Last month, U.S. Rep. Bob Latta (R., Bowling Green) voted with a House minority against ending the government shutdown. In so doing, he broke with Republican Party leaders and defied the wishes of the U.S. Chamber of Commerce.
Asked about his constituents’ reaction to the vote, Mr. Latta responded: “I have not had any calls at my office. They know how to get hold of me. Nobody’s shy out there [about] talking to me.”
Last year at this time, I was in the final days of a campaign against Representative Latta, in a district that had not elected a Democrat since Franklin D. Roosevelt’s presidency. I had been informed it would be an uphill battle. Yet I chose to run out of a conviction that if the United States’ grand and holy experiment in democracy is to be a lasting success, leaders must be held accountable for every vote they cast.
Shortly after the election, I received a call to serve the Evangelical Lutheran Church in Jordan and the Holy Land. I am working as a pastor and special assistant to the bishop and president of the Lutheran World Federation. With my husband and children, I am committed to working and living in Jerusalem for at least the next three years.
In the past few weeks, I have been contacted numerous times by Democrats, independents, and Republicans in the 5th District, asking whether I will run against Mr. Latta next year. The answer is no, because I cannot shirk my obligation in the Middle East. Nonetheless, my home, my heart, and my vote remain in Ohio.
I cannot speak to the veracity of Mr. Latta’s claim that his constituents are not talking to him. But I can confirm that men and women in the 5th District are talking about him.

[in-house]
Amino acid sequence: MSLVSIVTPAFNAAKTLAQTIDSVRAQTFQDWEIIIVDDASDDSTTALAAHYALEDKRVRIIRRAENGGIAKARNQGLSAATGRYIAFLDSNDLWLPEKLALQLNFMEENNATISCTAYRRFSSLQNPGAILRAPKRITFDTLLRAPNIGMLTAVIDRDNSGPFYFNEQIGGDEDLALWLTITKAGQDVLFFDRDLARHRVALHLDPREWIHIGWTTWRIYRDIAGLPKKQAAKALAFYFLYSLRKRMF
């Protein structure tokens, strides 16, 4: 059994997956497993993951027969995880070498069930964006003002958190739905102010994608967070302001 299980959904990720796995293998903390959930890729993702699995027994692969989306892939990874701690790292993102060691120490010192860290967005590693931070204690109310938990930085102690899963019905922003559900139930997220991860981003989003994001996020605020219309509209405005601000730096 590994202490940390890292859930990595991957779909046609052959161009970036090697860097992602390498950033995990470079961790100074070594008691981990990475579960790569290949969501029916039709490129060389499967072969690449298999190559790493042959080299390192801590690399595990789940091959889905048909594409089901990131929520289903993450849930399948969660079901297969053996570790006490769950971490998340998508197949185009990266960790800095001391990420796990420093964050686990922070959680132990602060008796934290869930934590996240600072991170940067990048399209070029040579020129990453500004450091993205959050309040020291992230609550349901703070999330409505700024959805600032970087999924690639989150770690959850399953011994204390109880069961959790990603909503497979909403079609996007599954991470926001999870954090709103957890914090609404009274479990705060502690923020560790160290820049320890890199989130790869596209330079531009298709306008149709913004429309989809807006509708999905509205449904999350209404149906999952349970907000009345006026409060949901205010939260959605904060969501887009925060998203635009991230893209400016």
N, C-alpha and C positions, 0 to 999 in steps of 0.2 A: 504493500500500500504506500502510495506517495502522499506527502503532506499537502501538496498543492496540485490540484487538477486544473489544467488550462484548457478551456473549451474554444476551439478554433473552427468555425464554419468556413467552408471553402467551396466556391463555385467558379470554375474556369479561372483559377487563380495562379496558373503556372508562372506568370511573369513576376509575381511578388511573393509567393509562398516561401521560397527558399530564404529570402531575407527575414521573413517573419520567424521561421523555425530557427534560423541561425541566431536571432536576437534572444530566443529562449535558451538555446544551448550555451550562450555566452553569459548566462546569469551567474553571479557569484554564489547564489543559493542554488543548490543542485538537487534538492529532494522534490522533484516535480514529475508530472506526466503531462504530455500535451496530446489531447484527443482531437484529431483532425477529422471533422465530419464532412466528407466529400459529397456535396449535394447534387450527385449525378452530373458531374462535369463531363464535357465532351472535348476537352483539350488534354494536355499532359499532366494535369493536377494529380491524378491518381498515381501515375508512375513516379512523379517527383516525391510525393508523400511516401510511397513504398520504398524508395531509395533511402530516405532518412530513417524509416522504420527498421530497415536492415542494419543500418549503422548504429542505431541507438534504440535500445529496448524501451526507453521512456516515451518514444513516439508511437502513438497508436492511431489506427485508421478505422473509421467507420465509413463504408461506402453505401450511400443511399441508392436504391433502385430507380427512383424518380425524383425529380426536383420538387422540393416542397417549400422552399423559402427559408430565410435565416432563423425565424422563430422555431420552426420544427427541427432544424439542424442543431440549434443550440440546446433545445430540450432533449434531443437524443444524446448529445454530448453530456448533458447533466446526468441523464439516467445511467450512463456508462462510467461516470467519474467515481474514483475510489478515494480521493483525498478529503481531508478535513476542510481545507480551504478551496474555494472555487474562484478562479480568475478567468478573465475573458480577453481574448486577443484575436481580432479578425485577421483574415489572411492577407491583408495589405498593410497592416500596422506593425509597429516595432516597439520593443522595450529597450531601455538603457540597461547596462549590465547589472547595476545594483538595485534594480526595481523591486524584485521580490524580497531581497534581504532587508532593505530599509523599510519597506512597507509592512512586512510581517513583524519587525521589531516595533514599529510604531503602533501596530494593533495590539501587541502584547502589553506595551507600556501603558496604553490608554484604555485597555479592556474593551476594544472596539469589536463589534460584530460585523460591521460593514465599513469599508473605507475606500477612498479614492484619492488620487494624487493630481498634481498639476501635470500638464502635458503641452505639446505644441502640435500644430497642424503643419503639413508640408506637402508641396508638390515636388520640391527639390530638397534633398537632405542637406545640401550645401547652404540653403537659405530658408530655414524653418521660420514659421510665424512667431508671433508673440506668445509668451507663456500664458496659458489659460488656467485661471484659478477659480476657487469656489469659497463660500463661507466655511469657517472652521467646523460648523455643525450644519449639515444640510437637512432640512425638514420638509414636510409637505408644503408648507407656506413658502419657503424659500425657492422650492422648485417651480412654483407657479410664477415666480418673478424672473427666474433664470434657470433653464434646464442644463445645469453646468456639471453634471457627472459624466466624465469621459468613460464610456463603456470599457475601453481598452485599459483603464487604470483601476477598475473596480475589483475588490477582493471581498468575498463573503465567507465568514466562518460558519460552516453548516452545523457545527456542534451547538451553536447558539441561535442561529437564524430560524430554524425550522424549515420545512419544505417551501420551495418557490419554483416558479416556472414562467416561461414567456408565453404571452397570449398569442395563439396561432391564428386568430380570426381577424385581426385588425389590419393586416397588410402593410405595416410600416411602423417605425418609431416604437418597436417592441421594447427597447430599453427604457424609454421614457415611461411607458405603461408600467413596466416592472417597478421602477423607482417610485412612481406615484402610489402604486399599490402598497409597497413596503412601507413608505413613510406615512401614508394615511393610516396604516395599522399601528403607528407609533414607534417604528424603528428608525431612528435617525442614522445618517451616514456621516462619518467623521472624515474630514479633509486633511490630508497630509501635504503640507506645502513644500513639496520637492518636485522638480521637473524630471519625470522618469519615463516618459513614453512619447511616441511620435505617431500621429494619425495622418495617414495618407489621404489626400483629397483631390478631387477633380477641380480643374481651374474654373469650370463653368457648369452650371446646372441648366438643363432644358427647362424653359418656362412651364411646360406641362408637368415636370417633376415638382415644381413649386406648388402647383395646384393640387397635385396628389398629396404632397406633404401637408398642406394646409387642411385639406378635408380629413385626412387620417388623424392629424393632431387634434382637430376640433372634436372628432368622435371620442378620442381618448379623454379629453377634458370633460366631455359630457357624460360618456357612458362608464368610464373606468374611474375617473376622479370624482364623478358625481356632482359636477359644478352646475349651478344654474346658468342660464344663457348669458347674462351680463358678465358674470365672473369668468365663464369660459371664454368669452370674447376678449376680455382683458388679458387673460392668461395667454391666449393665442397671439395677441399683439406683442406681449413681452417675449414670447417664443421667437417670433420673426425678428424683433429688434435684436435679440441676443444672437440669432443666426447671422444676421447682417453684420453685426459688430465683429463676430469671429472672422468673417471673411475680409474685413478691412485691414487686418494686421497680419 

Their voices are pragmatic and pro-business. They are not right-wing ideologues, bound to the wallets of the Tea Party as indentured servants of the Koch brothers.
They are hard-working patriots: farmers, business owners, teachers, nurses, lawyers, union workers, engineers. They deserve a representative whose commitment is to serving the people who have entrusted him with such a privilege.
Representative Latta stands against uniting the interests of Wall Street and Main Street, and for continuing the disfranchisement of the middle class. He seeks division, where unity makes us strong.
The citizens of the 5th District deserve a representative who doesn’t take them — or re-election — for granted. His constituents are talking, but Mr. Latta isn’t listening.
I can’t run next year, but I pray that someone will. Mr. Latta’s recent votes on budget sequestration, the government shutdown, and the debt ceiling are morally reprehensible. He should be forced to explain his rationale.
During my campaign, I sought to debate Mr. Latta at a time and place of his choosing. In at least three public forums, I asked why he would not engage in what the people deserved. Each time, he evaded the question.
“I don’t think one vote is going to affect Bob Latta’s position with business leaders in the community,” said Matt Reger, the chairman of the Wood County Republican Party. But one vote could have affected Mr. Latta’s relations with the Koch brothers and the Tea Party. He is unwilling to risk alienating such wealthy benefactors.
The 5th District, and the nation, need substantial campaign finance reform. We need bipartisan control of the process of drawing congressional districts.
If we had these things, extremist ideologues such as my former opponent would have to run on merit and a platform of ideas. Mr. Latta could no longer hide behind tired rhetoric in a system that guarantees his re-election, regardless of how many of his constituents’ needs are not met.
He would have to answer for the choices he has made on behalf of the families in the 5th District — families like mine. Why is Mr. Latta’s allegiance to the few instead of the many? Why does he cater to the very wealthy, instead of the ailing middle class?
I implore him to respect the people he claims to serve by providing the answers they seek. We deserve a visionary voice — the best representation that money can’t buy.
The Rev. Angela Zimmann lives in Jerusalem, where she is special assistant to the bishop and president of the Lutheran World Federation.